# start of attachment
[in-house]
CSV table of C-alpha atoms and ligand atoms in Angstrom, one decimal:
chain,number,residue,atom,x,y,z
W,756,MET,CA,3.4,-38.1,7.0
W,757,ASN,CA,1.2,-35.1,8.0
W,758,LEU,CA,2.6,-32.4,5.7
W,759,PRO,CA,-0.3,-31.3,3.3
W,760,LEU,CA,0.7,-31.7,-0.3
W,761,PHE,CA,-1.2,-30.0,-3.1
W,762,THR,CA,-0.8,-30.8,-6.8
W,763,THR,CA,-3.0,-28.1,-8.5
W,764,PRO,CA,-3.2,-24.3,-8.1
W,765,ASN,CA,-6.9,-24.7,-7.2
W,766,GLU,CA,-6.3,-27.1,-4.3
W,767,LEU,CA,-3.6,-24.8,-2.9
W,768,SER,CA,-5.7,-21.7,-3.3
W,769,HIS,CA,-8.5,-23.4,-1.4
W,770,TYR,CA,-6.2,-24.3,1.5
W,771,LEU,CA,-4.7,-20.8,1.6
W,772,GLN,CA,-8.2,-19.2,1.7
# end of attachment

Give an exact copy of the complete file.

[in-house]
CSV table of C-alpha atoms and ligand atoms in Angstrom, one decimal:
chain,number,residue,atom,x,y,z
W,756,MET,CA,3.4,-38.1,7.0
W,757,ASN,CA,1.2,-35.1,8.0
W,758,LEU,CA,2.6,-32.4,5.7
W,759,PRO,CA,-0.3,-31.3,3.3
W,760,LEU,CA,0.7,-31.7,-0.3
W,761,PHE,CA,-1.2,-30.0,-3.1
W,762,THR,CA,-0.8,-30.8,-6.8
W,763,THR,CA,-3.0,-28.1,-8.5
W,764,PRO,CA,-3.2,-24.3,-8.1
W,765,ASN,CA,-6.9,-24.7,-7.2
W,766,GLU,CA,-6.3,-27.1,-4.3
W,767,LEU,CA,-3.6,-24.8,-2.9
W,768,SER,CA,-5.7,-21.7,-3.3
W,769,HIS,CA,-8.5,-23.4,-1.4
W,770,TYR,CA,-6.2,-24.3,1.5
W,771,LEU,CA,-4.7,-20.8,1.6
W,772,GLN,CA,-8.2,-19.2,1.7